The ideas of hope and resurrection are strongly connected in scripture. They are explicitly connected in 1 Peter 1:3-4. "Blessed be the God and Father of our Lord Jesus Christ, who according to His abundant mercy has begotten us again to a living hope through the resurrection of Jesus Christ from the dead, to an inheritance incorruptible and undefiled and that does not fade away, reserved in heaven for you". Hope relates to things we don't actually possess yet. Paul spells this out in Romans 8:24-25. "For we were saved in this hope, but hope this is seen is not hope; for why does one still hope for what he sees? But if we hope for what we do not see, we eagerly wait for it with perseverance." There is a great deal of emphasis in Christian teaching today on the results of faith in the 'here and now'. In as much as this draws attention to the fact that genuine Christianity affects all that I do in my life on earth, this is right and proper. However, the real focus of Christianity is 'heaven and eternity', not 'here and now'. It is not possible to live the Christian life properly if you never lift your view above this world. If anybody is tempted to think that the summit of Christian experience is Christ, as our aid and confidence in this world then Paul states, "If in this life only we have hope in Christ, we are of all men the most pitiable." 1 Corinthians 15:19. The Christian hope is not an anaesthetic, to dim the pain of a difficult life down here. Nor is it an emotional crutch for weak people who struggle with the realities of life, a kind of ultimate escapism. 1 Corinthians 15 explains how resurrection is fundamental, and central, to the whole of Christianity. I don't have time now to go through this lengthy chapter and all its teaching. I just want to glance at the last verse, verse 58. "Therefore, my beloved brethren, be steadfast, immovable, always abounding in the work of the Lord, knowing that your labour is not in vain in the Lord." Notice how Paul, having swept through teaching on a whole array of subjects that includes; the removal of sin, the method of our physical resurrection and the defeat of death, concludes with some practical exhortations, drawn from the whole subject of resurrection. Paul concludes that three things should characterise the Corinthian believers because of the teaching of the resurrection.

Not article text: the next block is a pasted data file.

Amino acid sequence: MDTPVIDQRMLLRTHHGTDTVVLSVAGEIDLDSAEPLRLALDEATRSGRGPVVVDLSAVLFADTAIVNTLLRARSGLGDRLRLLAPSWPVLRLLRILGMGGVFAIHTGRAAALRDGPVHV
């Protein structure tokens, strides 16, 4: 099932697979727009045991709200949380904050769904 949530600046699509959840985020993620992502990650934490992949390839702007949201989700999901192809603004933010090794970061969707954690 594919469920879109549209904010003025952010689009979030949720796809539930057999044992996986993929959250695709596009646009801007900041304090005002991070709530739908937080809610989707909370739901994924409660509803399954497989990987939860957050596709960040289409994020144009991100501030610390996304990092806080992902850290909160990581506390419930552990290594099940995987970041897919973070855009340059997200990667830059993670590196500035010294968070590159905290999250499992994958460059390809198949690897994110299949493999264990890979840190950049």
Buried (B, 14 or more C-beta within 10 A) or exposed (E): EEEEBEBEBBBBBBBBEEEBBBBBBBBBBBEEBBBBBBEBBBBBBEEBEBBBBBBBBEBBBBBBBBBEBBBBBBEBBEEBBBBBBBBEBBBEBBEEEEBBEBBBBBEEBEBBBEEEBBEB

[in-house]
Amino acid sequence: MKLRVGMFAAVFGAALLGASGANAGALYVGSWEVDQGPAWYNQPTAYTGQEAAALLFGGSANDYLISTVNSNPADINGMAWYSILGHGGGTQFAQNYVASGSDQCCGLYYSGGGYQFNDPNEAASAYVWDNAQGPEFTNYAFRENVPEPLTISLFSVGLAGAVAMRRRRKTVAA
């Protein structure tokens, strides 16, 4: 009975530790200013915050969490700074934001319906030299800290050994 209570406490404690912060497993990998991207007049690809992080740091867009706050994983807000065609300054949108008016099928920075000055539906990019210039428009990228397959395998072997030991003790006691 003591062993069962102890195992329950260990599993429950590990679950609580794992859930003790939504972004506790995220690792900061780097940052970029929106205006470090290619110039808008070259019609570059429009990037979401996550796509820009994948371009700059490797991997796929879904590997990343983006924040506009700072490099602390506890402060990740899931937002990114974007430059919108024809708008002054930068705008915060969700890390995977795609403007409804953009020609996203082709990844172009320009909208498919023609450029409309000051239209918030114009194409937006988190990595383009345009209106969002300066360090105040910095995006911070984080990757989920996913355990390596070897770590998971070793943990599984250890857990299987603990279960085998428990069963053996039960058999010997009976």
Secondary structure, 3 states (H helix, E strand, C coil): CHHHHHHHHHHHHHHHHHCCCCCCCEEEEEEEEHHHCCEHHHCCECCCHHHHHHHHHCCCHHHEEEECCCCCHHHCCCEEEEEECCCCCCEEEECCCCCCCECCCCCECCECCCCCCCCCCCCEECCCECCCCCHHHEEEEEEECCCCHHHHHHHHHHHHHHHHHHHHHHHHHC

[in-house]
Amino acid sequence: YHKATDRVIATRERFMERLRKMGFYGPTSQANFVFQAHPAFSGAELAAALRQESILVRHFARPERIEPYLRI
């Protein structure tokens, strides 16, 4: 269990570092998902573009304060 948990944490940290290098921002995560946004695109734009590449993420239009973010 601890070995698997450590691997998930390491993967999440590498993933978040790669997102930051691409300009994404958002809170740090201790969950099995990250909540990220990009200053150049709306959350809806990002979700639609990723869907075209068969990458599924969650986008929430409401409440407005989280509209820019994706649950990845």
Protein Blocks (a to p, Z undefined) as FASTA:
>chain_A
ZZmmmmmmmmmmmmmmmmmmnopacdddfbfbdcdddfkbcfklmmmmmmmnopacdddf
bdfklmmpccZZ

"Therefore, my beloved brethren, be steadfast, immovable…" Because of the power of the resurrection, they are not to be moved by any discouragement, opposition or false teaching. They are going to laugh at the death of death and stand with a glorified Christ; what power of man or demon can shake them?
"…Always abounding in the work of the Lord…" If all things are going to be made subject to Christ and they themselves are going to bear His image, then they have every motive to be vigorous in their work for Him. Neither the world nor their lives will last forever, so their work is to be urgent. He is more than worthy of their service, so they are encouraged to work worthily of Him. They shall be made like Him, so their gratitude should give extra zeal to their work.
"…Knowing that your labour is not in vain in the Lord". How much work that is done in this world is futile! People work for years on projects that are then cancelled. Others slave for relatives who show no gratitude at all. Some gather lots of wealth, only to see it disappear in some kind crash. What a waste! The Corinthians could know, and so can we, that work done for the Lord is never in vain. His projects are never cancelled. He is never ungrateful. The bank of heaven is never robbed, devalued or bankrupted.
Hope for the future then, is presented in scripture as controlling the way that I live and serve today. It does so in ways that will make my values, priorities and motives very different from most people. Whether I see this difference as an awkward conspicuousness, to be avoided, or a great opportunity to demonstrate the difference the Lord makes in a believers life, will show how much the future has changed my way of thinking already!
Perhaps you have never connected resurrection and suffering in your mind. We tend to think of resurrection as taking us beyond death, and therefore beyond suffering. Maybe the idea of being given strength to suffer sounds rather too defeatist and negative for victorious Christians. If so, it shows how far we have moved from the teachings and practice of Paul and the other apostles. Listen to Paul's desire expressed in Philippians 3:10. "That I may know Him and the power of His resurrection, and the fellowship of His sufferings being conformed to His death". I can think of lots of Christians who would like to know the power of Christ's resurrection, but not very many that are interested in the fellowship of His sufferings! When Paul was passing on the baton to Timothy, in 2 Timothy 3:12, he said, "Yes, and all who desire to live godly in Christ Jesus will suffer persecution." It is difficult to escape the fact that Paul thought suffering was an inevitable part of Christian life. Before you dismiss this as some kind of asceticism, peculiar to Paul, read through 1 Peter, Peter's first epistle! Peter has a lot to say about suffering and glory, and they come in that order; with the suffering first!